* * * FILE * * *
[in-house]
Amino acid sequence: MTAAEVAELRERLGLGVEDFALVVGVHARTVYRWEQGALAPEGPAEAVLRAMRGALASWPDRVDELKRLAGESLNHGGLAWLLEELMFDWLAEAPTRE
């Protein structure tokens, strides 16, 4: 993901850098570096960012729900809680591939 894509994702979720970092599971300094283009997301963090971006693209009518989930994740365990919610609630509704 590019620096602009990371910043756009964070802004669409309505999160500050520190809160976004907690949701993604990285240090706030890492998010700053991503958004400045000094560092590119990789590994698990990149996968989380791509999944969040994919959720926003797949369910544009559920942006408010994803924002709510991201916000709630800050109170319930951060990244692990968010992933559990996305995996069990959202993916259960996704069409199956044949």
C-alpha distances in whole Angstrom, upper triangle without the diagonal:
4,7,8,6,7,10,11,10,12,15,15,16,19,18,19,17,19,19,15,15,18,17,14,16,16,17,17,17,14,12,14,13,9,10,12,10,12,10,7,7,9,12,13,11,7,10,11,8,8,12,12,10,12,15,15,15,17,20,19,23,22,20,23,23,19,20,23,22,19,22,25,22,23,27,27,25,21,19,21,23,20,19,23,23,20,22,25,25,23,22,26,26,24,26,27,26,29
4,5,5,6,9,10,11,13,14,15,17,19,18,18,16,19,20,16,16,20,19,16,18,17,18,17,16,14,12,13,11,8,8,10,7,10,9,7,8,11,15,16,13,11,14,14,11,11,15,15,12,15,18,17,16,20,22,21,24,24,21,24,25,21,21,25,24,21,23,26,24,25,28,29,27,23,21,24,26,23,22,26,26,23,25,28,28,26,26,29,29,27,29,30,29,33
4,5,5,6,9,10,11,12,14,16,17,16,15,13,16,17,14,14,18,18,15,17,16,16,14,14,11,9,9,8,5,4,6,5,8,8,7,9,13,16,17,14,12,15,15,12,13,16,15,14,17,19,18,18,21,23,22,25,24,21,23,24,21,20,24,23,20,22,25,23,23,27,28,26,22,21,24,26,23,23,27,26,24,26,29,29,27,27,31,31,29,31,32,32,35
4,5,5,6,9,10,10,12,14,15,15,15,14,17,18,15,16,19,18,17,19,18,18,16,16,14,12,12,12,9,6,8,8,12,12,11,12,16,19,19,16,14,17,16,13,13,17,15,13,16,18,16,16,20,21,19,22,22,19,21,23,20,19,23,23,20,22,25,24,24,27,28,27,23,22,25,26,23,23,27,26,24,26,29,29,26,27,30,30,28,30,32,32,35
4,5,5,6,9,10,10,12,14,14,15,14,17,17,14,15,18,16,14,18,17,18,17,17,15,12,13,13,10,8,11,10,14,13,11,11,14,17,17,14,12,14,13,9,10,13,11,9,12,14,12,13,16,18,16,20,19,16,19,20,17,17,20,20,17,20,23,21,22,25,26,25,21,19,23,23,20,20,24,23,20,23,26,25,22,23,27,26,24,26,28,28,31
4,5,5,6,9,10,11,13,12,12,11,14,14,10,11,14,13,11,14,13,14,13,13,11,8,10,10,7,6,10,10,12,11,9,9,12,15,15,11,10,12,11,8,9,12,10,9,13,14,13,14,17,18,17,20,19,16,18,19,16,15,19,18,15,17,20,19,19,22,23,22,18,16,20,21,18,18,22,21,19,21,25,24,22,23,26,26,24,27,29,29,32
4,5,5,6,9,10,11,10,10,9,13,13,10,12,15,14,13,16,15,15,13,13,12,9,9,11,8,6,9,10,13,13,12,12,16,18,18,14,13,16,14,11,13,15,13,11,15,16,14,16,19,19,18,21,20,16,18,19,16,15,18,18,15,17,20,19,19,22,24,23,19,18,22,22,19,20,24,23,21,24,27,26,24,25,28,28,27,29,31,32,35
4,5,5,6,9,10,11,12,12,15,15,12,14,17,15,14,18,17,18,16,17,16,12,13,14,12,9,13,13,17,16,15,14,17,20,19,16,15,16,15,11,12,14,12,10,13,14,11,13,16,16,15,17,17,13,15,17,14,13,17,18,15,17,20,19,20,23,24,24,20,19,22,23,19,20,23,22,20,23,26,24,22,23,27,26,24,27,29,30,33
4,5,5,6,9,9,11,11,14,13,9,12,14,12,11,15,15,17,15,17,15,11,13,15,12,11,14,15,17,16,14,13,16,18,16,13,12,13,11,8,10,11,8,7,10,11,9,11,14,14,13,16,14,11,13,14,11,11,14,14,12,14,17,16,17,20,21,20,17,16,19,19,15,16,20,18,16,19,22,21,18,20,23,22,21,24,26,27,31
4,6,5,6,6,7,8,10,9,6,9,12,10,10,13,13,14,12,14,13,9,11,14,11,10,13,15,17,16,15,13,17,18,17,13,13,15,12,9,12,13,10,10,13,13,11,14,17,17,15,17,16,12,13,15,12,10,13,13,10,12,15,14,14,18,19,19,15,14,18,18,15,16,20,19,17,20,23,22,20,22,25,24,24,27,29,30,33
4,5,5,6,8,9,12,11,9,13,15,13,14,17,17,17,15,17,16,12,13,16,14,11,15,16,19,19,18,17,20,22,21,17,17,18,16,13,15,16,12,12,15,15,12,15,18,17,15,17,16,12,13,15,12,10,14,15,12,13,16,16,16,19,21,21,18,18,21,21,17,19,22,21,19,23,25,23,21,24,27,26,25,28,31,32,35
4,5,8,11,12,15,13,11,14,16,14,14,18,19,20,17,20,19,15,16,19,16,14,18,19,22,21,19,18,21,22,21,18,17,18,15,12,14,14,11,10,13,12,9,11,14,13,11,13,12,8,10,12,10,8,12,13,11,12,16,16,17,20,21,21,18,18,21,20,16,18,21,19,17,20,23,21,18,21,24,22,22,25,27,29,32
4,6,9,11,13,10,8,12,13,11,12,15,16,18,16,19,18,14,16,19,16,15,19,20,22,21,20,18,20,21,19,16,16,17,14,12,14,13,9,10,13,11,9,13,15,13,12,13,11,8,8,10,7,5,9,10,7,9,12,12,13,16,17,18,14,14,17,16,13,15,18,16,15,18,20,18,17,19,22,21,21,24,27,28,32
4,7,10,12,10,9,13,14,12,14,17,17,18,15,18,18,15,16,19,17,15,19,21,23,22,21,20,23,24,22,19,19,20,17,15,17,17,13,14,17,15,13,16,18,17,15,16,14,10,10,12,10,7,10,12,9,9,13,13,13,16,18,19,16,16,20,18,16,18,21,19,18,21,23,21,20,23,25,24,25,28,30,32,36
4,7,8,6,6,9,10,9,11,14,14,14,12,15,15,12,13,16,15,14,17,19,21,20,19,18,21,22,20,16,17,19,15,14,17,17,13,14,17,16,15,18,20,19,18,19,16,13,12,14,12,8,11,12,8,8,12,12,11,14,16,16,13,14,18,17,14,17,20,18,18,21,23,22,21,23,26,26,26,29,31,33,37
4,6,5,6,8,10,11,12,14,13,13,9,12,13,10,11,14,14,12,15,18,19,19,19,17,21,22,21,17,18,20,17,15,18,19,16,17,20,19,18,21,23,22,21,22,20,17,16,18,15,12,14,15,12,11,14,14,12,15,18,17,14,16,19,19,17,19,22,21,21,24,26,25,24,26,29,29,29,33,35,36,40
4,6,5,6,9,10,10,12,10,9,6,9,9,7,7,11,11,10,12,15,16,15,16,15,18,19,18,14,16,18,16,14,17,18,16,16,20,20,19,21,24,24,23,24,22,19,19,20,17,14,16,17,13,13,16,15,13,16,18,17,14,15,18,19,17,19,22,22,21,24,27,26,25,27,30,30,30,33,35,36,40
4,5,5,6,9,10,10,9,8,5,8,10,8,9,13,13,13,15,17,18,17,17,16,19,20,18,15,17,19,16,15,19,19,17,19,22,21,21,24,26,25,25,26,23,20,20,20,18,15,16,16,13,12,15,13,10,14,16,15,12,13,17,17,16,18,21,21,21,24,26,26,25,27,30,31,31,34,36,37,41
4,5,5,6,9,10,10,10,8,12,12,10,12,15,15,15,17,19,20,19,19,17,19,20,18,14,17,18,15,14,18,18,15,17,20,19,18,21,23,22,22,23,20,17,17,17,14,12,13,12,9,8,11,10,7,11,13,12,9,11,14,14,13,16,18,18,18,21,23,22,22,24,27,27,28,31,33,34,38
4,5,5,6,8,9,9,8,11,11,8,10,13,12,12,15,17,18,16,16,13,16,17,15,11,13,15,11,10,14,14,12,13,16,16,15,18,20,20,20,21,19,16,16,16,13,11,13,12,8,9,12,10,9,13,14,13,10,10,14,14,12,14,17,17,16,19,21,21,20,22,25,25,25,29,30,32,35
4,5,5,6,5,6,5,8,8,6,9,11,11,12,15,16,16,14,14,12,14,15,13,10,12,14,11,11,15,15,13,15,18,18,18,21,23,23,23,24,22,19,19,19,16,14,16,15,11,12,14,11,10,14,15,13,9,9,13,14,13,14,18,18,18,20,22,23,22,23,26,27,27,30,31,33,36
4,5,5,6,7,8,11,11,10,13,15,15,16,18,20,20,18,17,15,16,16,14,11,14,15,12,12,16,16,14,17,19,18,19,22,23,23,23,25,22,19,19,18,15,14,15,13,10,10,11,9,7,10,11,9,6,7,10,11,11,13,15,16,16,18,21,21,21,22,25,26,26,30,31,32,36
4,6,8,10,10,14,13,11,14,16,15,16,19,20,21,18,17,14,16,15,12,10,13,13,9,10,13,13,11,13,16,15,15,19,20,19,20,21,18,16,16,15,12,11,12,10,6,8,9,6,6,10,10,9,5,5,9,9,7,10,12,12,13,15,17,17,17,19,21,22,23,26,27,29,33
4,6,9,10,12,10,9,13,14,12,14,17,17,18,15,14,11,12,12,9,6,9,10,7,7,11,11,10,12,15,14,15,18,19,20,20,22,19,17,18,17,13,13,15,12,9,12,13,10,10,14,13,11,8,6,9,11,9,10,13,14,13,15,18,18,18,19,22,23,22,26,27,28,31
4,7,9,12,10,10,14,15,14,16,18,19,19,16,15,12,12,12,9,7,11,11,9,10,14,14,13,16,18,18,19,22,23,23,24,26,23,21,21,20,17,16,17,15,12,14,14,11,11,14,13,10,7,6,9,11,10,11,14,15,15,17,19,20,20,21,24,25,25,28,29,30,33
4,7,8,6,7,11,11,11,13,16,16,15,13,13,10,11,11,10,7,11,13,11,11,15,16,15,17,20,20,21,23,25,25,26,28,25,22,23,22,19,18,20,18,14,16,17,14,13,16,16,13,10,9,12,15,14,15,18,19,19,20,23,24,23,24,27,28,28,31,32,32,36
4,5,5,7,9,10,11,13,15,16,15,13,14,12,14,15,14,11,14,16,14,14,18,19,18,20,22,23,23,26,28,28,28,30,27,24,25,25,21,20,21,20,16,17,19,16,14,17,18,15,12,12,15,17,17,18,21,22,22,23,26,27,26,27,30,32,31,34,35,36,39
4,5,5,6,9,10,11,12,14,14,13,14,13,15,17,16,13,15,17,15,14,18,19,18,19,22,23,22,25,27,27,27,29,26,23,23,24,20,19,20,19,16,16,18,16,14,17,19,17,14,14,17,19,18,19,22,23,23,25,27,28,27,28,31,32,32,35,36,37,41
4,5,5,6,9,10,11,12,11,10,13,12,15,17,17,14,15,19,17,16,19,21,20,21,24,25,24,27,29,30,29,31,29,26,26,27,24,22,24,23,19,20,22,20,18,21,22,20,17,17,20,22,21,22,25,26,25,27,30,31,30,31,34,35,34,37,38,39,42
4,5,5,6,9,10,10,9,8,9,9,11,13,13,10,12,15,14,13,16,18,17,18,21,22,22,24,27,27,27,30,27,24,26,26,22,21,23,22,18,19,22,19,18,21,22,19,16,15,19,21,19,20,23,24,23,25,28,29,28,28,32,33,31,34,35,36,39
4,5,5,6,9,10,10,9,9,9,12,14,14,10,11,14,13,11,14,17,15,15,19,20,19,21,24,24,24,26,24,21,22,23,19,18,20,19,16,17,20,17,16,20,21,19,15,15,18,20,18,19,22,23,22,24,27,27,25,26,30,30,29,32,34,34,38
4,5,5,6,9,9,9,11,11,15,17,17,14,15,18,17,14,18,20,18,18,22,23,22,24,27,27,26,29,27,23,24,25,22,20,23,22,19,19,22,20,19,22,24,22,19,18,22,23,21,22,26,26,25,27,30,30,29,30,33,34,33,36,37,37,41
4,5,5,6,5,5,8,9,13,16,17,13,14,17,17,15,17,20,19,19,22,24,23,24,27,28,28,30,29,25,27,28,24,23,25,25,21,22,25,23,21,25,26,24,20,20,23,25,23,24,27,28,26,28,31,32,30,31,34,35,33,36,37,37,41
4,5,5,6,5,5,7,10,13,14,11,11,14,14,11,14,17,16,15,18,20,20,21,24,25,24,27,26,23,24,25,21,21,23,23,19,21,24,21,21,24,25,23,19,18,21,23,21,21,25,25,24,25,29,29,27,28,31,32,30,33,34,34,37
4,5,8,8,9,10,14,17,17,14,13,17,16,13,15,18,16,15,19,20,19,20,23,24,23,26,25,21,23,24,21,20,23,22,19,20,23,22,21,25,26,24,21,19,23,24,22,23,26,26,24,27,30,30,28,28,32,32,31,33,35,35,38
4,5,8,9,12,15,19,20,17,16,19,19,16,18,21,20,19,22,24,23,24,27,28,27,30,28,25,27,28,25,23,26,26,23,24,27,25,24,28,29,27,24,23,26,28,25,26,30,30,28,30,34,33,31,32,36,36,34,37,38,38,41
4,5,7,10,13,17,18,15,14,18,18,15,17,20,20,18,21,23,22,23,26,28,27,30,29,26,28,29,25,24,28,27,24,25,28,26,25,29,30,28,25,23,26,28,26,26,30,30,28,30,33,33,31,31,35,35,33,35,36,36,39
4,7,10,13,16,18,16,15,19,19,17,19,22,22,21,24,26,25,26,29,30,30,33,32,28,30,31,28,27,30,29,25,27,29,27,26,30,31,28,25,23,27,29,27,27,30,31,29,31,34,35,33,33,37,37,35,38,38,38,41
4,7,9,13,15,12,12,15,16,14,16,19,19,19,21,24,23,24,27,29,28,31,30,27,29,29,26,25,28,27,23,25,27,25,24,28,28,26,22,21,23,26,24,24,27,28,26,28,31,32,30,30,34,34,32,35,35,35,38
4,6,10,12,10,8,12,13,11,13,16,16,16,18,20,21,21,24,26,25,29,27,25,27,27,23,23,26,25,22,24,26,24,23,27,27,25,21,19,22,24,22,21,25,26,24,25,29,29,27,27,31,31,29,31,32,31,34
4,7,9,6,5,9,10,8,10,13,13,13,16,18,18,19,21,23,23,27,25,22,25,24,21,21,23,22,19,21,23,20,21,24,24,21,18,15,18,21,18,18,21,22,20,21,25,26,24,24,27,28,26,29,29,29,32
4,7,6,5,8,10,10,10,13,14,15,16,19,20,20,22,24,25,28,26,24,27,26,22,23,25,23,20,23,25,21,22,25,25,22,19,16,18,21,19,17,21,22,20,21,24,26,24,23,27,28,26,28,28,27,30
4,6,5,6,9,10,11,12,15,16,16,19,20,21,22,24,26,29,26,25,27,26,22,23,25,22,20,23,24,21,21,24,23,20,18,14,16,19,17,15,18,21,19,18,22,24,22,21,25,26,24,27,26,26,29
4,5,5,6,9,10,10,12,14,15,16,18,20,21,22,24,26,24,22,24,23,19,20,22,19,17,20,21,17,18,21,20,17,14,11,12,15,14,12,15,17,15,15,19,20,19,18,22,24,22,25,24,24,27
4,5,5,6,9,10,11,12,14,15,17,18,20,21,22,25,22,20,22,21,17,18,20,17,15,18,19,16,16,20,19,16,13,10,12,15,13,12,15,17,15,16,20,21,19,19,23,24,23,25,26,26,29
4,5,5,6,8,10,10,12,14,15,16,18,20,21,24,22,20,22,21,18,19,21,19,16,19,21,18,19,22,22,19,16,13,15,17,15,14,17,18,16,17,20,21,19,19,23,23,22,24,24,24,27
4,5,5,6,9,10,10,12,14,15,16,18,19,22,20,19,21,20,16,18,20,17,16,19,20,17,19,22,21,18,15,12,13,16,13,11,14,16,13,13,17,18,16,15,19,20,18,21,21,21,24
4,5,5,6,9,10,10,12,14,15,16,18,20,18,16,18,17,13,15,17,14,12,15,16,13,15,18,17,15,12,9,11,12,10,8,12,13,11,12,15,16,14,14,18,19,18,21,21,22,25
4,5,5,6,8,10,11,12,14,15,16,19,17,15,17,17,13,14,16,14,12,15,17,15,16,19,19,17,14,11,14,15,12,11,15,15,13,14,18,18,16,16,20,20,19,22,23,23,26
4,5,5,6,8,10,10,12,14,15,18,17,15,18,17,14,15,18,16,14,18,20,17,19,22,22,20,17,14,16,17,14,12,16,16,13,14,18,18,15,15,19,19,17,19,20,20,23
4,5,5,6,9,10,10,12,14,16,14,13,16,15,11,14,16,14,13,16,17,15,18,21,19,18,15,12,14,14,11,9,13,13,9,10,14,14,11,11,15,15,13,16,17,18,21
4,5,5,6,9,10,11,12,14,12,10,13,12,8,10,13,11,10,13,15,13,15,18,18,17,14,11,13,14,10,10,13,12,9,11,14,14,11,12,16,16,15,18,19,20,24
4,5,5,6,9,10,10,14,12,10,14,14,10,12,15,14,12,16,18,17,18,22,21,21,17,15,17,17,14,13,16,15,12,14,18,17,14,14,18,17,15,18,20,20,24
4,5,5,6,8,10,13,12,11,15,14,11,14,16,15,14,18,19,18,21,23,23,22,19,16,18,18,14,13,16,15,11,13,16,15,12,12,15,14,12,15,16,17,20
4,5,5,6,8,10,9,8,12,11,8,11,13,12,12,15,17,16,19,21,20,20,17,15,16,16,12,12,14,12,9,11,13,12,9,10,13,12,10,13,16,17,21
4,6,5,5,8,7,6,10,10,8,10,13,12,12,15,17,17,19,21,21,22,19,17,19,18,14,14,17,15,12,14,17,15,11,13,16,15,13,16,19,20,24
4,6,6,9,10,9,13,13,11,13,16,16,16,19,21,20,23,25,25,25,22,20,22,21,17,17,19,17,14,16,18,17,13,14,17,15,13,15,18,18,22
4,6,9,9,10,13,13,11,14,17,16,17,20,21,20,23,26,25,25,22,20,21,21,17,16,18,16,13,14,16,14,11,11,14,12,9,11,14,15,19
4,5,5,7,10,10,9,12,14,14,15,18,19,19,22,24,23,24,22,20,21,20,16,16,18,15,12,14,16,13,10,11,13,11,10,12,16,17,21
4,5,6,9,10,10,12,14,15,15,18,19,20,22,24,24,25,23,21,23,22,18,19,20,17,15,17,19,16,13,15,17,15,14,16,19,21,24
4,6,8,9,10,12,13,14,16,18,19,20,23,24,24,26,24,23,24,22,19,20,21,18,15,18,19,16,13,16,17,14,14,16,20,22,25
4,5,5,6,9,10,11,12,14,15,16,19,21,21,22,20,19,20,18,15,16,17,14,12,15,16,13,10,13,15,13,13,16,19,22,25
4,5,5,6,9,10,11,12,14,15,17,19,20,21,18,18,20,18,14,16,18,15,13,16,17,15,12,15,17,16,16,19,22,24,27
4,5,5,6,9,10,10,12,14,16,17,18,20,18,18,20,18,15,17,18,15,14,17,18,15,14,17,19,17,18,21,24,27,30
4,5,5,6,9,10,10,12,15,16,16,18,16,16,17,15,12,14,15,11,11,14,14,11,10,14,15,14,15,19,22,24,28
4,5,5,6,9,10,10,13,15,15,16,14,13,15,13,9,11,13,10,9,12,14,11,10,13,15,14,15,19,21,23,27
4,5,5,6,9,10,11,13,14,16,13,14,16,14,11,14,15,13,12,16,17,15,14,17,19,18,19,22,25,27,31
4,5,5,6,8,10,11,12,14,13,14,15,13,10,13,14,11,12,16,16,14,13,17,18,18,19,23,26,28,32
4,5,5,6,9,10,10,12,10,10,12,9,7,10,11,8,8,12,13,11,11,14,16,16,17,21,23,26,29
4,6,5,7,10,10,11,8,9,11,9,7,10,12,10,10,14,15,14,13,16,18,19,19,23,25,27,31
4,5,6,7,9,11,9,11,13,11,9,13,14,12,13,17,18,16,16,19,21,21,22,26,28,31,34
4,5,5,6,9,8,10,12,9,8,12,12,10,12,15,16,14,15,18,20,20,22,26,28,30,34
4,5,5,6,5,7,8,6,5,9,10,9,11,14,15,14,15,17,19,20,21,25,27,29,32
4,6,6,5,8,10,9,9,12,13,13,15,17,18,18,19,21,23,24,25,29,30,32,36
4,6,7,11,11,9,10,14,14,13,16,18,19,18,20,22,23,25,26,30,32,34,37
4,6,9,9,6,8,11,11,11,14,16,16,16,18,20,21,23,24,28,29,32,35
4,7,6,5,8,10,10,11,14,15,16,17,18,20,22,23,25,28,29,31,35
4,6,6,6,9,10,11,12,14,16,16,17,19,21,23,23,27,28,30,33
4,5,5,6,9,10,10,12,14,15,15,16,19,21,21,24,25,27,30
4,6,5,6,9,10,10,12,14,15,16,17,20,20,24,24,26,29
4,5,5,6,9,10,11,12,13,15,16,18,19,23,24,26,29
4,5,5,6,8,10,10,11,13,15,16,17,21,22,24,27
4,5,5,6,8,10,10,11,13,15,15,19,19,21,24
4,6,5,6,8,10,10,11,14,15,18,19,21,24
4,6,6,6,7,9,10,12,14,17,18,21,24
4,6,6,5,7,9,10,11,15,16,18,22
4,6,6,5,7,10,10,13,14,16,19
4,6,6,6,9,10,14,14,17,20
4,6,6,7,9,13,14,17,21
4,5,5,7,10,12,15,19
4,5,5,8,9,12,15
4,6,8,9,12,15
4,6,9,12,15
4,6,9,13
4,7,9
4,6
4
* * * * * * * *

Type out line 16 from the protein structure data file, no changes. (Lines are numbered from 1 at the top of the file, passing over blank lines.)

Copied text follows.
4,5,8,11,12,15,13,11,14,16,14,14,18,19,20,17,20,19,15,16,19,16,14,18,19,22,21,19,18,21,22,21,18,17,18,15,12,14,14,11,10,13,12,9,11,14,13,11,13,12,8,10,12,10,8,12,13,11,12,16,16,17,20,21,21,18,18,21,20,16,18,21,19,17,20,23,21,18,21,24,22,22,25,27,29,32